'No apartment would have looked cheerful in that weather. It was one of those bleak days when you wonder what you're on earth for in the first place and why you're going to so much trouble to stay here.'
I'm not sure what's happening to me as a reader. Or even as a person. I think I'm developing stronger positions and opinions on a range of subjects and I'm becoming more easily offended.
Take Maigret at Picratt's. It's a fine read in so many ways. In fact, I'd go further and say that it contains many of my favourite Maigret settings and behaviours.
He's intrigued by a case when a young dancer from a local strip-joint, the kind of place frequented by tourists looking for the 'real Paris' or men looking for thrills, claims she's heard that a duchess is about to be murdered. When the police turn her away because the story has changed, the dancer leaves and becomes the victim of a killer.
Said dancer was the queen of them all. She's erotic and sensual and had powers in the bedroom that shocked even her most experienced partners. She also happened to have been the apple of Detective Lapointe's eye and he was totally besotted.
And then the body of a duchess turns up. A drug-addled old lady, her flat is filthy and life full of a mysterious history.
Maigret gets to hang around at the club to carry out his investigation. He loves the people and the buzz of the place and drinks more than he usually might while on a case. He also frequents the local bars and observes the world at night time.
Almost all of that is fantastic.
And then a small-time addict, supplier to the duchess, turns up. That's when I struggled.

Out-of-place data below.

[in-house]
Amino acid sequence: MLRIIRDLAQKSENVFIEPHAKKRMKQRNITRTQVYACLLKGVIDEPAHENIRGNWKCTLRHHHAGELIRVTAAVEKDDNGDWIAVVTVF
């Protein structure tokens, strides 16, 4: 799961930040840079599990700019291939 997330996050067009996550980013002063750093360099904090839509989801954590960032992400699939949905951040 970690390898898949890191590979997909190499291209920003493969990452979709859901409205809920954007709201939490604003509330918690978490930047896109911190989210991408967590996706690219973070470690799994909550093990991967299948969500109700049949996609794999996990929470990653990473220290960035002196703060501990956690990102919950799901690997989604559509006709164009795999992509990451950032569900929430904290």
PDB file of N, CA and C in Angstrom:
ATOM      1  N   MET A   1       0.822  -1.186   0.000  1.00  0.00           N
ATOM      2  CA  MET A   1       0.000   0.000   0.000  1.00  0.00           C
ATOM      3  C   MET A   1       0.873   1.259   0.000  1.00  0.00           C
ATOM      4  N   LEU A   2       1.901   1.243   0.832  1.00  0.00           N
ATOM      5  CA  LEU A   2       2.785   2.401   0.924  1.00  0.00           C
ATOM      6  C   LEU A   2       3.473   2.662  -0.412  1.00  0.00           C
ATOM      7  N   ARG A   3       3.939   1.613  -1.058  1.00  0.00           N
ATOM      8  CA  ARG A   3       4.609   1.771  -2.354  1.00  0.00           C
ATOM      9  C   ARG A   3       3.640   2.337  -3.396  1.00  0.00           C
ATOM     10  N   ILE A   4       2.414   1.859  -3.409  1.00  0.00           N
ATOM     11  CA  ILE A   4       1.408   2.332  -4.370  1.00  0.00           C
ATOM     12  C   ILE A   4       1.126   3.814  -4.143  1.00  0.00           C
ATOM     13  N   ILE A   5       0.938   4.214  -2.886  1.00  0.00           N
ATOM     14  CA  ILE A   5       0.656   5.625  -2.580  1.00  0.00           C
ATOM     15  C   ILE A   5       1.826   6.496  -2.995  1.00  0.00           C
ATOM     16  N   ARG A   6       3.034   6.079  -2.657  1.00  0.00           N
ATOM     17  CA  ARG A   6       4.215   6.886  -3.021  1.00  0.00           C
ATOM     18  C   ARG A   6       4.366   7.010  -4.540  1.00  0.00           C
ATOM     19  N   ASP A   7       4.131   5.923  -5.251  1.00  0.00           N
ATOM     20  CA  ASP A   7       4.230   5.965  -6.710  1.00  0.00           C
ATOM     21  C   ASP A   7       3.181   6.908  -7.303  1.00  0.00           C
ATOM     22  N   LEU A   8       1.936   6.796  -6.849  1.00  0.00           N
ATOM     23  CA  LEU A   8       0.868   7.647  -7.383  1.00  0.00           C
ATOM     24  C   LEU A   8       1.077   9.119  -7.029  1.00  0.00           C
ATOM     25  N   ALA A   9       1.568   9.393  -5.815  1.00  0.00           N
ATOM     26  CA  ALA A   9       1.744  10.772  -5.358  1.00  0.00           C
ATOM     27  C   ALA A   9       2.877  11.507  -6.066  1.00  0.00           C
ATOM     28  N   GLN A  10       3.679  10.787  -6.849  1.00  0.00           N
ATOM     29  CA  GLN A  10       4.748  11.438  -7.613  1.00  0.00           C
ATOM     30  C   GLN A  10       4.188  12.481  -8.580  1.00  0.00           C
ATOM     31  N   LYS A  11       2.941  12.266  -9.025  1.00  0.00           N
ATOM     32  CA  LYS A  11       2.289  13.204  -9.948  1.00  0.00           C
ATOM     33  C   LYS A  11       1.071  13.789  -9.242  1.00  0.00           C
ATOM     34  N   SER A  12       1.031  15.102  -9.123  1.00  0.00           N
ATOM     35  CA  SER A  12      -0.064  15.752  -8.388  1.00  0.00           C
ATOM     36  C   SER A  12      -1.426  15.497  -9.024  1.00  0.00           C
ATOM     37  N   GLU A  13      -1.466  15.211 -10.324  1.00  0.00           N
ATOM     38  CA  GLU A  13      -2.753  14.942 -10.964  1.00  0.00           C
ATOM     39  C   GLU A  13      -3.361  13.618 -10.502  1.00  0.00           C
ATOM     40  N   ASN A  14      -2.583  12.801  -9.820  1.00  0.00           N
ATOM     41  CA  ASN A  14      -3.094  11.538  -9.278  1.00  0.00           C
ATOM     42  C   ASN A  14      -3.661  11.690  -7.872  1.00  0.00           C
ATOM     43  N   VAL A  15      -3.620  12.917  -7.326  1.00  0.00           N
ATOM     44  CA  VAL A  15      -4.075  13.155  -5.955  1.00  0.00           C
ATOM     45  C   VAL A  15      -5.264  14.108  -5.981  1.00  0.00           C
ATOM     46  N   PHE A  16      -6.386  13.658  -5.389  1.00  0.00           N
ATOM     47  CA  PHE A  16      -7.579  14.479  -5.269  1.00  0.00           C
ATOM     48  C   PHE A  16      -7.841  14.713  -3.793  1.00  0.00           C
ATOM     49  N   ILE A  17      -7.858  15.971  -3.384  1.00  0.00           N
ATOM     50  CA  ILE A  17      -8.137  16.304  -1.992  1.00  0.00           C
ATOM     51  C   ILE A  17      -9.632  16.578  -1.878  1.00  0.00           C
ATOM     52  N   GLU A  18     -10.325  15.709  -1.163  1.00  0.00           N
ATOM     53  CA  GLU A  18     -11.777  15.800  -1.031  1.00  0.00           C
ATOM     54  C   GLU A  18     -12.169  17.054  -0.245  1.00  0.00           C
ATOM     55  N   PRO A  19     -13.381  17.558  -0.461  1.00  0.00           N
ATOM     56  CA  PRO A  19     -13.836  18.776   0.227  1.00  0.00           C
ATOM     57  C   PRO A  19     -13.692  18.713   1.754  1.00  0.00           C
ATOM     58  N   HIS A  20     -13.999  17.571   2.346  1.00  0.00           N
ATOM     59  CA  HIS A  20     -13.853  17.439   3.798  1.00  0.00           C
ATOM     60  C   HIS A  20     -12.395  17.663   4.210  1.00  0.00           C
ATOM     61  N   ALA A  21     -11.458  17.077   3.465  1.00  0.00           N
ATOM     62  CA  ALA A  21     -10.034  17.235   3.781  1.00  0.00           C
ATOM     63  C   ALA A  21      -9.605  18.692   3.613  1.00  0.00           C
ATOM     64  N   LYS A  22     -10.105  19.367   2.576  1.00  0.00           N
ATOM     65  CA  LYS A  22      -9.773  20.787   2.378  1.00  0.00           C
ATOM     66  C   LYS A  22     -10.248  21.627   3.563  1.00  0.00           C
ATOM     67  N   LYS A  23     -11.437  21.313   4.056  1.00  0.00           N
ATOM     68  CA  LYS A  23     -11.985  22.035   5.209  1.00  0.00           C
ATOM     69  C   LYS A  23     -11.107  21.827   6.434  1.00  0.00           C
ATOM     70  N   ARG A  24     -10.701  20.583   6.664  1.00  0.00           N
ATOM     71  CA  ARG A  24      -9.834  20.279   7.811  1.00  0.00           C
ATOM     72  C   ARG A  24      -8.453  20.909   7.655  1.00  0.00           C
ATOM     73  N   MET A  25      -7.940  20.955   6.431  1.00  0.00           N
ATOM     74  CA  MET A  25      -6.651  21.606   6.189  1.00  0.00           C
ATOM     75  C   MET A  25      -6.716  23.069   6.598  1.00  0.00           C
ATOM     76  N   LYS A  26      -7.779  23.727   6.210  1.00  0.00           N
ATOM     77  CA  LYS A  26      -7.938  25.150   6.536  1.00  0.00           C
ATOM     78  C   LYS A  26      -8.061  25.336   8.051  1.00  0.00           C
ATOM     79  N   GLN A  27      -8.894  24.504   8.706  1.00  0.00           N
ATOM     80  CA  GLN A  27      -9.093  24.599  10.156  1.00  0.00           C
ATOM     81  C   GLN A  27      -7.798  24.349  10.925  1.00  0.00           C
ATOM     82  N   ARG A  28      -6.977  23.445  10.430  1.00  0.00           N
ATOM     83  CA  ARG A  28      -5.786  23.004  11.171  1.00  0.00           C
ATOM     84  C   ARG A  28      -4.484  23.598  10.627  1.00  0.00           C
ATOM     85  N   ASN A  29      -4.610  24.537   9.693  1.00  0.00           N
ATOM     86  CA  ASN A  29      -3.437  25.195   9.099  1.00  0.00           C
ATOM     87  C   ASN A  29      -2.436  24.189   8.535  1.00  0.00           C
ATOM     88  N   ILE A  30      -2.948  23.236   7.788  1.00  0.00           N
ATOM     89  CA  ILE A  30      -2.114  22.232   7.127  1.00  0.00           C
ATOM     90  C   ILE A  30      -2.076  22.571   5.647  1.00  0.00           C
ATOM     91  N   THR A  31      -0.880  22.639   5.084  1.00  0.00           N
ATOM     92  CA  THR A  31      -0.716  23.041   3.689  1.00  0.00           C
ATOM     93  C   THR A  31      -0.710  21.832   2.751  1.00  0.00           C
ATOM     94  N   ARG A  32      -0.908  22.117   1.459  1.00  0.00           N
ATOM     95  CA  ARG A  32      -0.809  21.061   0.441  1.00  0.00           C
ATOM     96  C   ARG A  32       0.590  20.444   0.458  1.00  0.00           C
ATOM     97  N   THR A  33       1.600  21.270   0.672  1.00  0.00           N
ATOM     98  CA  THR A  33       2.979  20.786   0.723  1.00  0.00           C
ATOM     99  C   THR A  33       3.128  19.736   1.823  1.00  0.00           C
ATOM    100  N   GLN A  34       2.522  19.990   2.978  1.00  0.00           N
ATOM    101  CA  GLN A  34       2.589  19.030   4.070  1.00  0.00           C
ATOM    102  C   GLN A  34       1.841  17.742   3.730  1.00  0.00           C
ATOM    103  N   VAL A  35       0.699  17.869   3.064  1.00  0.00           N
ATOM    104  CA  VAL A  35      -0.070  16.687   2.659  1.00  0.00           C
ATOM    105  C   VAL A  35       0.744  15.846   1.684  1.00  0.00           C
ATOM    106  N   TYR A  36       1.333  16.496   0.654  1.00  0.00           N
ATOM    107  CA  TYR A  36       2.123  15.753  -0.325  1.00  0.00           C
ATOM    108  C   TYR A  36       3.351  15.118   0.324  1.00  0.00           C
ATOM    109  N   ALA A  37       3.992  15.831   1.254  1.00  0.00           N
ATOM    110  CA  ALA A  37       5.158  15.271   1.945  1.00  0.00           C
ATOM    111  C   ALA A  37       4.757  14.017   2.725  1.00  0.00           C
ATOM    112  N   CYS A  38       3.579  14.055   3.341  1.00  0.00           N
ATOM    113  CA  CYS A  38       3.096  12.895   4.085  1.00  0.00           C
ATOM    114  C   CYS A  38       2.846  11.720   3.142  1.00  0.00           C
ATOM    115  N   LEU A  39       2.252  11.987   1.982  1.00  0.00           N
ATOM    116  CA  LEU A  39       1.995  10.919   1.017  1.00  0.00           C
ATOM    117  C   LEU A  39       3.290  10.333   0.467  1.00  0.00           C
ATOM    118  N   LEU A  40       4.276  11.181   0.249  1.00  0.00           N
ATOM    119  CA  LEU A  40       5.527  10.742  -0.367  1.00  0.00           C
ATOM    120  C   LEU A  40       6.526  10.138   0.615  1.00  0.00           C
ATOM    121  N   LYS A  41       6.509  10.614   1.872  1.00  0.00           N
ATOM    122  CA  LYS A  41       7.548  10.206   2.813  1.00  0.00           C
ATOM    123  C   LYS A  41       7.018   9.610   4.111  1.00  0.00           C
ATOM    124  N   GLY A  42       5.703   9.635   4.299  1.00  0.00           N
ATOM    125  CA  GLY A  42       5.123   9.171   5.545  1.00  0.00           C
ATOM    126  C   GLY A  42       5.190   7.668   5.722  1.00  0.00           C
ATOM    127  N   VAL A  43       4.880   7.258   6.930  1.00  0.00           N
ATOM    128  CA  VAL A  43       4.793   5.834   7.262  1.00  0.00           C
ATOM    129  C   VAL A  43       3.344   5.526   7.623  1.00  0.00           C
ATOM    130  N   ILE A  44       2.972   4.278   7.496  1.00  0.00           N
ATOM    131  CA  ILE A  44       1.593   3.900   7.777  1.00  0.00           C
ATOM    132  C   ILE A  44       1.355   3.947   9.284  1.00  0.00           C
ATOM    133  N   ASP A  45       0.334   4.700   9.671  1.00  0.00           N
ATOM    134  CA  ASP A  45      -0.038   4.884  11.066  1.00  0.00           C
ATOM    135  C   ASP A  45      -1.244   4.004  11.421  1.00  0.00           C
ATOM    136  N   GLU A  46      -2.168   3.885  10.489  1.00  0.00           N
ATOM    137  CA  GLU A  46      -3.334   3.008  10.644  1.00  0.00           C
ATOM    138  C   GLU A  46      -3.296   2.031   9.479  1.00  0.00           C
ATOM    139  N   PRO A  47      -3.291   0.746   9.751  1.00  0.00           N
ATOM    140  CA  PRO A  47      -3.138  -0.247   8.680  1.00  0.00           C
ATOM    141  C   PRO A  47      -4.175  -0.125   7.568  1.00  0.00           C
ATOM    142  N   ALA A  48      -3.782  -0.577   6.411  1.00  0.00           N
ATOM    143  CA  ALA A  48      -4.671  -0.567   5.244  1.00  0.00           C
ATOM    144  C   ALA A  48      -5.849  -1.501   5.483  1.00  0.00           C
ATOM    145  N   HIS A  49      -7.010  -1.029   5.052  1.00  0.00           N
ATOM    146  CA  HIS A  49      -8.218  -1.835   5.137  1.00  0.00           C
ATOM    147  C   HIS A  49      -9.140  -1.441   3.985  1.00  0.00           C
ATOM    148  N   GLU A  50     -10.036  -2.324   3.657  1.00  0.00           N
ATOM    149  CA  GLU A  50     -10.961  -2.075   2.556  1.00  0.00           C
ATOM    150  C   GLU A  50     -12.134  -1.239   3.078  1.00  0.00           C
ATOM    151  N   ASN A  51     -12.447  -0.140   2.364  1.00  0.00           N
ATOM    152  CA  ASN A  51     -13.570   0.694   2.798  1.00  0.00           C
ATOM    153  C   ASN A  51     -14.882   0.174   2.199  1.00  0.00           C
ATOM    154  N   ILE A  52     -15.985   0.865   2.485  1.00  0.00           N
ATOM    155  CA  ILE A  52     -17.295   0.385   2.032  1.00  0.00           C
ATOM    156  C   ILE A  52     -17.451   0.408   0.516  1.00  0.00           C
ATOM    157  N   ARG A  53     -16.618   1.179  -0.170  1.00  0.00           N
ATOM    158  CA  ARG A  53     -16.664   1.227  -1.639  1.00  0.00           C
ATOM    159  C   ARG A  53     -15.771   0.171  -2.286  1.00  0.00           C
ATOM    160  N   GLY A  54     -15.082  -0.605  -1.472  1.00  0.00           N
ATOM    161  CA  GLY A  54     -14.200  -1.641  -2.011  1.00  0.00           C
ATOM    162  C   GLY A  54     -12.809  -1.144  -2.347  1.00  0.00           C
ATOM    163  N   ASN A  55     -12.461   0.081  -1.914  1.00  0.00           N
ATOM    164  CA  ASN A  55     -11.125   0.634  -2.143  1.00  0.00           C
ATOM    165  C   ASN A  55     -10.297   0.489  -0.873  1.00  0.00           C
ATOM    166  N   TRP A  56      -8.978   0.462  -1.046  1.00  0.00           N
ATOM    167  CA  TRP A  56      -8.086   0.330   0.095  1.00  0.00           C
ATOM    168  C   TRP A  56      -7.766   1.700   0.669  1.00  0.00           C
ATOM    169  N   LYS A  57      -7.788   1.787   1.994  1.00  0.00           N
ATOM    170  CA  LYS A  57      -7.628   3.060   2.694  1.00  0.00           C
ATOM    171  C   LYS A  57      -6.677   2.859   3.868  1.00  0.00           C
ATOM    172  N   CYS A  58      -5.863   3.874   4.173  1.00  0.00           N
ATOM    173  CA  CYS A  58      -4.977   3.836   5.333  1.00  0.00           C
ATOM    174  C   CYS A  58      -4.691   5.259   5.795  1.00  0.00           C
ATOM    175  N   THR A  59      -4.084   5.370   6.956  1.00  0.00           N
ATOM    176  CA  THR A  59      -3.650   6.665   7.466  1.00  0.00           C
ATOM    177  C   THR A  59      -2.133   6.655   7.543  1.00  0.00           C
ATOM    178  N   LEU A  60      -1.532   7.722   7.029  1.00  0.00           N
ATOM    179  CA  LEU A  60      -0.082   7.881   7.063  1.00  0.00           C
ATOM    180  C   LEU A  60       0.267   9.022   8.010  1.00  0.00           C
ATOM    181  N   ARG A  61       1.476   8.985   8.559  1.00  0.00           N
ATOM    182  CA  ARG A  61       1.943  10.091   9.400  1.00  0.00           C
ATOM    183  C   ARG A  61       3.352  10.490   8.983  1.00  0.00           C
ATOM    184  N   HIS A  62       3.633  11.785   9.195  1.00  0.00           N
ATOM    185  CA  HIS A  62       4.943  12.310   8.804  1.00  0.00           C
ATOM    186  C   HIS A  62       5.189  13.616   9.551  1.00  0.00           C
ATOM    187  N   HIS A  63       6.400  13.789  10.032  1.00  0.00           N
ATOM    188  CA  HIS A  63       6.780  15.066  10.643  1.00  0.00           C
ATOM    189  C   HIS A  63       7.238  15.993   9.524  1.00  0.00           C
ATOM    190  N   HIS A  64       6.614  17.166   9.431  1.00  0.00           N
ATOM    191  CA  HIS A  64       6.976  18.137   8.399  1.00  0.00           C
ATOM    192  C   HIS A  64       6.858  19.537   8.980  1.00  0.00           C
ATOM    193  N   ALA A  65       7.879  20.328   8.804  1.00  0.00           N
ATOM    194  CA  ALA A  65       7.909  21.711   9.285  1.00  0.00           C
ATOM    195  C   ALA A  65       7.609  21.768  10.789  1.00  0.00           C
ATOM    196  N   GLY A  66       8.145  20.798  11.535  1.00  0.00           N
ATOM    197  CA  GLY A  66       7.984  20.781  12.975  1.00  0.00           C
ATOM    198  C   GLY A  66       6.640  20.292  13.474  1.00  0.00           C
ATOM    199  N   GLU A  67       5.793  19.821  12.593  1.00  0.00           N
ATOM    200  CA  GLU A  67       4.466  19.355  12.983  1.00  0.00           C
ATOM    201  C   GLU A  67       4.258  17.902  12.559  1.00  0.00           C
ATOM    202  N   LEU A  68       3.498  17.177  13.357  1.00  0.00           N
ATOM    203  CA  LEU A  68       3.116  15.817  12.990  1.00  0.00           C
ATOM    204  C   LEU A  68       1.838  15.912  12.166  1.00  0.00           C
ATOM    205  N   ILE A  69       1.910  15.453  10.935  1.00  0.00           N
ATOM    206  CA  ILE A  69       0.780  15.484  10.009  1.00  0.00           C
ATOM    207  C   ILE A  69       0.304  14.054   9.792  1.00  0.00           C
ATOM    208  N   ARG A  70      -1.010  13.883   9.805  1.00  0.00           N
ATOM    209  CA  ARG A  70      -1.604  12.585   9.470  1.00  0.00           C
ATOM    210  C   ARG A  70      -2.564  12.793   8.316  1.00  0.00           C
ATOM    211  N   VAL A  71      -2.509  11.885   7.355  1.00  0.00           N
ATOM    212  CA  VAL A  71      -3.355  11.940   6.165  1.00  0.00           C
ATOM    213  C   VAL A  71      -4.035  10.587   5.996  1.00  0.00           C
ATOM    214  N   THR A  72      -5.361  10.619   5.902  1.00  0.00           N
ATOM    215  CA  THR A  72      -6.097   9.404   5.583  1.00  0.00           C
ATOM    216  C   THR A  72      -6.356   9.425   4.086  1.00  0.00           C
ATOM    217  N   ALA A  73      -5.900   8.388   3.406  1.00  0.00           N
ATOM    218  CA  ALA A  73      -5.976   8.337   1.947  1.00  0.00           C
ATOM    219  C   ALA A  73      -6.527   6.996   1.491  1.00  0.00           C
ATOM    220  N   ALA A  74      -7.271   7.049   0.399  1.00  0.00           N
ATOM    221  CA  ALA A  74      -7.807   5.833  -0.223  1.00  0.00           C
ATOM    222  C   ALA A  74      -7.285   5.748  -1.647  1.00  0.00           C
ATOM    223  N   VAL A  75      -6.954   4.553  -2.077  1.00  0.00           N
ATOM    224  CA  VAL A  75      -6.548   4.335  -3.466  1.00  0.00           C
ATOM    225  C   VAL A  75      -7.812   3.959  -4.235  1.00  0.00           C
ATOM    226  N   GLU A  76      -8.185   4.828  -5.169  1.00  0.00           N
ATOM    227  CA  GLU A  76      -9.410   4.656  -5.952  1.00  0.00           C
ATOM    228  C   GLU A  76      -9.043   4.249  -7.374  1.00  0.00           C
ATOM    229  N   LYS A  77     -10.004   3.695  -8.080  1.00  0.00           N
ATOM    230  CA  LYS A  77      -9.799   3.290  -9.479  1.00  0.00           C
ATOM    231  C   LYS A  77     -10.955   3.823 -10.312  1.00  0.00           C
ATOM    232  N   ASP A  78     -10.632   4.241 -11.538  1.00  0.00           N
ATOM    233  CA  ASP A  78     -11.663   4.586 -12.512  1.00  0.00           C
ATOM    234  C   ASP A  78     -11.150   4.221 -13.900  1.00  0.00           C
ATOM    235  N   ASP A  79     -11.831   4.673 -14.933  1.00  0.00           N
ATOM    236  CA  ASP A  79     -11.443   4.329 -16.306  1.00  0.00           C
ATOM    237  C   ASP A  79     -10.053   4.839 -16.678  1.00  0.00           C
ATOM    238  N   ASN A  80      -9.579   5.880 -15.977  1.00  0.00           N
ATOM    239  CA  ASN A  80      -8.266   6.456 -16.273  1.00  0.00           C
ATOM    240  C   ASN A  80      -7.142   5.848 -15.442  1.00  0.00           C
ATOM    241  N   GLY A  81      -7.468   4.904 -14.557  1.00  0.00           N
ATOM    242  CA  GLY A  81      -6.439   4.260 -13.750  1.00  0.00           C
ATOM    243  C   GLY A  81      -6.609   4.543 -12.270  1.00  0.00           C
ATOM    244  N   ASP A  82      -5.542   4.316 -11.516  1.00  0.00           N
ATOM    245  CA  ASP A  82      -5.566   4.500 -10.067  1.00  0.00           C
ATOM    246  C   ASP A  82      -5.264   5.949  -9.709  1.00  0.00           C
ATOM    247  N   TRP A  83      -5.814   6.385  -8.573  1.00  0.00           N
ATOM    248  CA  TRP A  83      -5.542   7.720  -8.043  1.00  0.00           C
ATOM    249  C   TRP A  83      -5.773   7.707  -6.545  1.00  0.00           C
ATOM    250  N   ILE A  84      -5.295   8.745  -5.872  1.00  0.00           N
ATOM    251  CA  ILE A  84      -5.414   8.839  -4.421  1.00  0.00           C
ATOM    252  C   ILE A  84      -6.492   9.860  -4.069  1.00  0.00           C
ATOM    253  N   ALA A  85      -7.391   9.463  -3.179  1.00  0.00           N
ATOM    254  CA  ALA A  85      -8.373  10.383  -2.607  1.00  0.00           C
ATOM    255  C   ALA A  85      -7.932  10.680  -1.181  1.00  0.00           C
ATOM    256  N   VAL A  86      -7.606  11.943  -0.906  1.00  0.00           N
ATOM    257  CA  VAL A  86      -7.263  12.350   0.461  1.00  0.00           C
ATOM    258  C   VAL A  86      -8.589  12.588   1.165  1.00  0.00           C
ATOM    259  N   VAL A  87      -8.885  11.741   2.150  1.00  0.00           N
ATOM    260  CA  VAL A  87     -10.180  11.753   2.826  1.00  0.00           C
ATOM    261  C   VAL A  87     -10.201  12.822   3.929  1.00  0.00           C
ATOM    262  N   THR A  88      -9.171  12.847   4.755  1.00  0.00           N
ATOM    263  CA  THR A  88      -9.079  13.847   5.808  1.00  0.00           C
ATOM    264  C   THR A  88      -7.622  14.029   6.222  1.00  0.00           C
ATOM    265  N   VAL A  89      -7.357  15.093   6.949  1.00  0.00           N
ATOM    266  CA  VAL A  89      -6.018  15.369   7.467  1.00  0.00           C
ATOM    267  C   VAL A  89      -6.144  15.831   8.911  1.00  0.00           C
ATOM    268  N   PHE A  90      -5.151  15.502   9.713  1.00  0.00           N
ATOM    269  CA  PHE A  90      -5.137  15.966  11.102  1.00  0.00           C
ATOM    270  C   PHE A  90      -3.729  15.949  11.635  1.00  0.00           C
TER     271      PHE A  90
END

Here's an example of Maigret's perspective:
'Deep down, like all fairies, he was proud of it, and an involuntary smile formed on his unnaturally red lips. Maybe getting told off by real men turned him on.'
From here, the resentment and hate for the man and all gay men simply continues.
I know that I've read many a book written a long time ago and been able to overlook such descriptions. Issues regarding race, gender and sexuality come up fairly frequently, but I've generally been able to forgive the author if there was no real malice involved. I'm also more than happy for characters to have offensive attitudes and opinions - I've created many a scumbag myself. The problem for me was that this was Maigret. I've overlooked many a thought or an action in the past, putting it down to the attitudes of the time. It was informative in some way, or wasn't anything to get worked up about.
This time was different. Maigret's views spoiled the remainder of the book and left me feeling pretty negative about the whole thing.
I've been reading Simenon's work for over thirty years, almost always with enthusiasm and admiration. I hope that Picratt's doesn't mean that pleasure is to loose it's warmth.
This is possibly a great book. Reviews score highly. Take out this rotten core and I'd probably agree with them.